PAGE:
NMIT recently introduced a new suite of Animation and Computer Generated Imagery programmes which use acronyms like “AR” and "VRAY" and words like “mapping” and “rendering”.
For those who have yet to delve into the animation industry, this list of specialist definitions is here to help shed some light on the subject.
The process of developing a representation of an object in three dimensions via specialised software. The outcome is a 3D model which is represented on screen, or even 3D printed.
Augmented reality (AR)
Superimposing a computer-generated image onto a user’s view of the real world, creating a composite, or augmented, view of the digital image and reality.
Usually at 100 film rolls, or sometimes 100 hard-drive downloads on a digital shoot, into a shoot, the cast and crew get a celebratory glass of champagne
Computer generated imagery (CGI)
The use of computer graphics in movies, printed, and electronic media.
The final process of combining real footage with digital elements to create the finished shot.
The catering unit. Typically serves apple crumble and chips with everything. A film with “clean” catering, like many Zack Snyder efforts, generally ditches the chocolate bars and has lots of dried fruit and nuts on offer instead.
Computer graphics technique used to cause the geometric position of points over a textured surface to be displaced.
A technique where actors perform in front of a stark, monochromatic background, usually bright green or blue. This is then replaced with a background image, often with CGI. Also known as “bluescreen” or “chromakeying”.
High dynamic range imagery (HDRI)
A technique used when creating images to reproduce a higher range of luminosity, aiming to create images similar to what is experienced with the human eye.
The amount of detail that a digital image holds - often considered equivalent to pixel count in digital imaging.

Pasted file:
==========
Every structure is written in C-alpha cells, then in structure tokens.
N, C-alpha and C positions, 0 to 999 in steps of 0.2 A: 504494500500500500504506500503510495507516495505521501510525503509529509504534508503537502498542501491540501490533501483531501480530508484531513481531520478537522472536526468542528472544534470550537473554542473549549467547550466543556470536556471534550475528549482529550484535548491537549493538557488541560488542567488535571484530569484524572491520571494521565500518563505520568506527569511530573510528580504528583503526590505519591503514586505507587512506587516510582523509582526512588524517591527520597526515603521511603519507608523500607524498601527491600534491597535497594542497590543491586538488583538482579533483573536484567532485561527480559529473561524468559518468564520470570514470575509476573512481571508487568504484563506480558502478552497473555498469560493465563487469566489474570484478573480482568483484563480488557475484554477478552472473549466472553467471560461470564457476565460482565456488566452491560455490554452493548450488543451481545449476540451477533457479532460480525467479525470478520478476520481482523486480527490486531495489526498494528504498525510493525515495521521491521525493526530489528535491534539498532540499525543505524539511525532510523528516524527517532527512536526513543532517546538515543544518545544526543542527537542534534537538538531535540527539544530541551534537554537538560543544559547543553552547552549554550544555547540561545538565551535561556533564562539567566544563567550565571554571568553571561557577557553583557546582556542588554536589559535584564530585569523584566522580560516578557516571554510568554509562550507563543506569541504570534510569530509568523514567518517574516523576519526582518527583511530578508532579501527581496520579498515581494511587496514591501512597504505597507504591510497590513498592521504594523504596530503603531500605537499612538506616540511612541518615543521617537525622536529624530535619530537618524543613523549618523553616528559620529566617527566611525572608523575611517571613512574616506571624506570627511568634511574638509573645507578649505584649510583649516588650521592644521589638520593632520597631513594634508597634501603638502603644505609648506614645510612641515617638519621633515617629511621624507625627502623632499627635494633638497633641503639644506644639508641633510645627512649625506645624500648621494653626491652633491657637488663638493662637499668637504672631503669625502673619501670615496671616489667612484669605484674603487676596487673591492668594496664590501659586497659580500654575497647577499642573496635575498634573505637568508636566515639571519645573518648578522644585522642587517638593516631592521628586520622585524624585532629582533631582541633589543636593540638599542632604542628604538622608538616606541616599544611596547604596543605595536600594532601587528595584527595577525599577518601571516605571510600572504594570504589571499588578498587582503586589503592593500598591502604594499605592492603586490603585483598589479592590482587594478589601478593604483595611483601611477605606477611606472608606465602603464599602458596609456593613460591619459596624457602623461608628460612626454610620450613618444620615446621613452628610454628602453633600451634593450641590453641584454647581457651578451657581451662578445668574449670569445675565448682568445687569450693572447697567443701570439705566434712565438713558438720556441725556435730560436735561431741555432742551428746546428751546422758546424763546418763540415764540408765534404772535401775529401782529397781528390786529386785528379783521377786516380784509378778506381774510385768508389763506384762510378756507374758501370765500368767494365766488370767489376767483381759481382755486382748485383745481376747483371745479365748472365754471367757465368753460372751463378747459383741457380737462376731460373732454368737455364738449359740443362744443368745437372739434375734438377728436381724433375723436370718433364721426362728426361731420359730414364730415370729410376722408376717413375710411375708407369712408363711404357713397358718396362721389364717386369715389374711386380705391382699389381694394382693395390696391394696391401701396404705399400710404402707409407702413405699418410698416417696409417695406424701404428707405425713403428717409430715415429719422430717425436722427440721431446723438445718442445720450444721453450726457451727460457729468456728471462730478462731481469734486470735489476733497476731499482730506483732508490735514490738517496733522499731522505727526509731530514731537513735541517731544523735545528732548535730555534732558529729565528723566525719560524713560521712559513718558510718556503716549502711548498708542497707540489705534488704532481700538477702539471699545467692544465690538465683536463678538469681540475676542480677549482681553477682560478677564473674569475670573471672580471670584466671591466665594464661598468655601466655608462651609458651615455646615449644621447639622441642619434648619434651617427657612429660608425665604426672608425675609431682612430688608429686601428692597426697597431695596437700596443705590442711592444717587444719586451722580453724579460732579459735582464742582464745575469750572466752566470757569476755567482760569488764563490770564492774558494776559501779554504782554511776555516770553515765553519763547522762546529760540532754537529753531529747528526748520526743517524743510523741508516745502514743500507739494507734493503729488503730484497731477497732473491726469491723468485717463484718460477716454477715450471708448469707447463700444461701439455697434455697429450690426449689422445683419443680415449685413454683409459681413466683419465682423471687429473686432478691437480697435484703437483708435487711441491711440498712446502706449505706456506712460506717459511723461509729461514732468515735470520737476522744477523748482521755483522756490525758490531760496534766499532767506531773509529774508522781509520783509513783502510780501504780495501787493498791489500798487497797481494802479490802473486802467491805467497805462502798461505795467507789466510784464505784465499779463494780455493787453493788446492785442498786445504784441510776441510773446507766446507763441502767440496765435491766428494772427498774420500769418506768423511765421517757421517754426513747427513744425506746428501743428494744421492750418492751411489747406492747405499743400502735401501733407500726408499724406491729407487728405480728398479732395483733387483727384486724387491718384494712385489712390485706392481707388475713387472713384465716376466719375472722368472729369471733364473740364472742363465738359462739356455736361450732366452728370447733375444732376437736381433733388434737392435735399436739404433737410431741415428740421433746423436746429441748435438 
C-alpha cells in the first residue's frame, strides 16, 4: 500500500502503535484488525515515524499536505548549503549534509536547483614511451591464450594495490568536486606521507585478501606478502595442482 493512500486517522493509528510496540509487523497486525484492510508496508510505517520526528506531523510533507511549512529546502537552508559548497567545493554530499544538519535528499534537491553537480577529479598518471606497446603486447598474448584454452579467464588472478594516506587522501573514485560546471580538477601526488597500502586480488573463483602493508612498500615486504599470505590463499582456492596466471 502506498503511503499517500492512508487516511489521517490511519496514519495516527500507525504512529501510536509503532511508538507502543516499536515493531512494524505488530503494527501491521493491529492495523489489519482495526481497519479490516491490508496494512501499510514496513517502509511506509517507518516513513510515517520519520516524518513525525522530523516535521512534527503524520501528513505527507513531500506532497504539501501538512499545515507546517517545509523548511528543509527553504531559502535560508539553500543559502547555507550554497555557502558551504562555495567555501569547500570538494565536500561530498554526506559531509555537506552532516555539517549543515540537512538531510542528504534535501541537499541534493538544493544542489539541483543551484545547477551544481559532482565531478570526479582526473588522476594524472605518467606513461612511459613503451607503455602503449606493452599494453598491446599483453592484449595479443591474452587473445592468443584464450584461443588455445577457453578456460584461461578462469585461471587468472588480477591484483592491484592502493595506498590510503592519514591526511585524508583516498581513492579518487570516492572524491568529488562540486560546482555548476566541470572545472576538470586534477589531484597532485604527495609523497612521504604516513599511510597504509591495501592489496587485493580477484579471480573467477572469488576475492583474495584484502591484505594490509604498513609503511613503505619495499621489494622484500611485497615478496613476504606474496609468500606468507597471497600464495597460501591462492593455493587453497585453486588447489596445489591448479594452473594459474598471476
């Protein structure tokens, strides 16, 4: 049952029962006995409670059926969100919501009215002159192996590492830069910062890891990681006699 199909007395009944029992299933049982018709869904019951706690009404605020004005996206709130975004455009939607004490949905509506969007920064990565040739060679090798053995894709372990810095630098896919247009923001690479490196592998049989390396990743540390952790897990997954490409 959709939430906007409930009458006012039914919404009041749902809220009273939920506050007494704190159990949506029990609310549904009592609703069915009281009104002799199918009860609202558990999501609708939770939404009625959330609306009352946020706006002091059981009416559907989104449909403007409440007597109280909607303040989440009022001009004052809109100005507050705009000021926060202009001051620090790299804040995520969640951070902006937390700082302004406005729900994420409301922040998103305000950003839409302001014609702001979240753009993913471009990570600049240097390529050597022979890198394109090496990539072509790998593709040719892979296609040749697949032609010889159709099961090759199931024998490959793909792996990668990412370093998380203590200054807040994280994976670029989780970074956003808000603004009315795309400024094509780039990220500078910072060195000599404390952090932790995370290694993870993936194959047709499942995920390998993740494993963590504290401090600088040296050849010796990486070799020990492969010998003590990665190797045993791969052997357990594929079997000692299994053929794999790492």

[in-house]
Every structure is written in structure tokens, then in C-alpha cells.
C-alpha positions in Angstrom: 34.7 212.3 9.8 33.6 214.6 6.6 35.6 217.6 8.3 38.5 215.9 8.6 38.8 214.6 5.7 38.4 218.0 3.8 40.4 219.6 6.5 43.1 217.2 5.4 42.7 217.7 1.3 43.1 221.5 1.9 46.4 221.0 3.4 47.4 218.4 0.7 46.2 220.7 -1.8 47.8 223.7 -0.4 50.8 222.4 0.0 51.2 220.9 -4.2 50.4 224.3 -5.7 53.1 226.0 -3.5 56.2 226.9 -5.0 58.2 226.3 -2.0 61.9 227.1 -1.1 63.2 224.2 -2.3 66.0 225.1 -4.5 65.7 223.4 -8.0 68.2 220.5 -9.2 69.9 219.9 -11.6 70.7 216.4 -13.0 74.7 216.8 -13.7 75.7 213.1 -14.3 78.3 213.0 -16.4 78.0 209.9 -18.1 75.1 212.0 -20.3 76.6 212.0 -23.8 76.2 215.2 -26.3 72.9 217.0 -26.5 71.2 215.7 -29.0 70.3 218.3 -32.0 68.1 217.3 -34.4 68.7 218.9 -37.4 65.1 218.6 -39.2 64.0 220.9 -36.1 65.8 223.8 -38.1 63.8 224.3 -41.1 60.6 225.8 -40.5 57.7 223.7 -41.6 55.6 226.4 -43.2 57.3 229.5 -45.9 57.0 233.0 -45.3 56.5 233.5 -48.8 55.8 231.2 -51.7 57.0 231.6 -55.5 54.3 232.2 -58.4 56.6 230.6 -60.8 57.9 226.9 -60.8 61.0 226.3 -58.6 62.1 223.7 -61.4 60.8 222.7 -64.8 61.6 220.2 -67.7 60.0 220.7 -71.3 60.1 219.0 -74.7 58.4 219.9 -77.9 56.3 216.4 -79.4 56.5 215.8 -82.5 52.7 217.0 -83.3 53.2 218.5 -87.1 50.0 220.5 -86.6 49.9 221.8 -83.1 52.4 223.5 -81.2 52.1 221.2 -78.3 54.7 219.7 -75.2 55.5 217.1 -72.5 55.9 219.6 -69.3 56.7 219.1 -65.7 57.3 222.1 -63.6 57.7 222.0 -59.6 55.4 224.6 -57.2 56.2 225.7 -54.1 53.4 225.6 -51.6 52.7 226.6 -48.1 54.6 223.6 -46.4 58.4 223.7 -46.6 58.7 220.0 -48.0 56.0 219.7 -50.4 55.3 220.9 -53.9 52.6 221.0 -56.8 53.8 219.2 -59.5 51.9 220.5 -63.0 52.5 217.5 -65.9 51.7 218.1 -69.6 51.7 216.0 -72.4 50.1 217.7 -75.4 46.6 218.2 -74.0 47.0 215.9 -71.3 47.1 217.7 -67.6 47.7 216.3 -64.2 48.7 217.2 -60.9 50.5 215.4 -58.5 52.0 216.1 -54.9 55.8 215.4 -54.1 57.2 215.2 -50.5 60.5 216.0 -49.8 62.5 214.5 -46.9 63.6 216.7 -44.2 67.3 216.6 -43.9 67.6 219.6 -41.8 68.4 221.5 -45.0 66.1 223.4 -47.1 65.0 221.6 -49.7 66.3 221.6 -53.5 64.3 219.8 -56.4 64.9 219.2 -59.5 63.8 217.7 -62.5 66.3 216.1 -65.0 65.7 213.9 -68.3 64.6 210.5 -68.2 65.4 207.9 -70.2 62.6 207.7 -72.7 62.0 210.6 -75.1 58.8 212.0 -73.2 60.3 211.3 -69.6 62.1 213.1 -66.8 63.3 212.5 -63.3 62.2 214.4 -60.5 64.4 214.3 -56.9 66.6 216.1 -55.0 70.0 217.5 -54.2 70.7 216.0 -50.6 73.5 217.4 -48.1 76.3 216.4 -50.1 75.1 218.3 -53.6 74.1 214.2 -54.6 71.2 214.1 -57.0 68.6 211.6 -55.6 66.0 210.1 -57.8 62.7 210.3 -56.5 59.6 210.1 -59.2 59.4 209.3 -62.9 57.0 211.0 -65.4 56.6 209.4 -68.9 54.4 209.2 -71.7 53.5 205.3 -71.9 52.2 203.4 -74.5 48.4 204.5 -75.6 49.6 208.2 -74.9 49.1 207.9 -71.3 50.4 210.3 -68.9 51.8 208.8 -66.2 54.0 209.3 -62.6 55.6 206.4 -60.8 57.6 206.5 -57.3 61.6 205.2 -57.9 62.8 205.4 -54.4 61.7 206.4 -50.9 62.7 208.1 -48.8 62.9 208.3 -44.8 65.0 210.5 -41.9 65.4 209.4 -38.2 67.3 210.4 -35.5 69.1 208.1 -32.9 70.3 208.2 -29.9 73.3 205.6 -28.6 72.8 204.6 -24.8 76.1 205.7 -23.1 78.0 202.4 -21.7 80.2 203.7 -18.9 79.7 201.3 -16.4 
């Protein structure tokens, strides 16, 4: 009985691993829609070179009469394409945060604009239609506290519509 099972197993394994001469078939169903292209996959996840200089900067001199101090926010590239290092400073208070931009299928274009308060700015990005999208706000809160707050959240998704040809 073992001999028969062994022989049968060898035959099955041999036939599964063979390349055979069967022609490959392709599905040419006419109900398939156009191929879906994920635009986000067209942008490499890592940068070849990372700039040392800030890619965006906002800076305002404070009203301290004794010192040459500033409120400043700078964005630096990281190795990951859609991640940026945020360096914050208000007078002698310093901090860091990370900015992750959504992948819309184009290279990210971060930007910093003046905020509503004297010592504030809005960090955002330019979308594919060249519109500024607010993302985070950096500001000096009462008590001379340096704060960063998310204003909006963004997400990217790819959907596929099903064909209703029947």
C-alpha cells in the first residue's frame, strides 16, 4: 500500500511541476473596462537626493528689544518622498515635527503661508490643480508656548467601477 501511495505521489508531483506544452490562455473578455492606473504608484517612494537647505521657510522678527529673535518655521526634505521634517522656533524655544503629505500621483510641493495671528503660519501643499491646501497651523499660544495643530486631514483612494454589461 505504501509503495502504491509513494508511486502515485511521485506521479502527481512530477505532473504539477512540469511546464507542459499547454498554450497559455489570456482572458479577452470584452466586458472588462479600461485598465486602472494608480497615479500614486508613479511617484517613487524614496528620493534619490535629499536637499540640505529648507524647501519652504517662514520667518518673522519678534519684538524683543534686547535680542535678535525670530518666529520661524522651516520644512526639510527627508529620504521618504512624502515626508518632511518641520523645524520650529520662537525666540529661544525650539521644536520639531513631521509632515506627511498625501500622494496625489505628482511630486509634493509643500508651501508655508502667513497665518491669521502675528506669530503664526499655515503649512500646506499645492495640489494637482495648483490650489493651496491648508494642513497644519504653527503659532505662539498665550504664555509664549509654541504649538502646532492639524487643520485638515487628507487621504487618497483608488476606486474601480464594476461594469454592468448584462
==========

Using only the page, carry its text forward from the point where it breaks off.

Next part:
The start or end point of a transition in a timeline.
Inserting 3D models into live-action footage with correct position, scale, and motion.
Polygons are classified according to the number of sides they have. A polygon with n sides is called an n-gon.
In 3D computer graphics, normal mapping is used for faking the lighting of bumps and dents to add details without using more polygons.
NURBS or Non-Uniform Rational B-Splines
Mathematical representations of 3D geometry used for organic shapes in computer generated imagery.
Physically Based Rendering (PBR)
A conceptual framework for creating realistic materials by using shading and lighting conditions based on reality.
Object consisting of vertices (points/corners) edges (lines) and faces.
A method for representing 3D geometry. See Polygon.
Process of building output files from computer animations when the software builds the final viewable result ready for export.
In its simplest form, 3D rigging is the process of creating a skeleton for a 3D model so it can move.
Animation technique of adding or removing images to film frame by frame.
A term used in the film industry to describe the first renders before final compositing.
Using illustrations or images displayed in sequence to visualise and plan a motion picture or animation.
A small explosive device that simulates a bullet hit or very small explosion.
Surface characteristics of a 3D model. Can be quads-based (four sided faces) or triangle-based (three sided faces).
U-Dimension or UDIM
UDIM is a way of creating a single linear number that identifies each integer block in UV space.
UV mapping projects a texture map onto a 3D object. The letters ‘U’ and ‘V’ denote the axes of the 2D texture.
Visual effects (special visual effects)
Virtual Reality (VR)
Creating and interactive, computer-based user experience that takes place in a virtual environment. Predominantly using visual and audio, but an also incorporate other sensory feedback like touch and smell.
A Computer Generated Imagery rendering software application.
Minimal visual presentation of a 3D object without texture or shading.
To add imperfection to geometry to break the perfect symmetry and "straightness" of 3D. Wonkifying something gives it personality. It can be as subtle as slightly rotating/scaling a couple of edge loops to break the rigidity of a silhouette.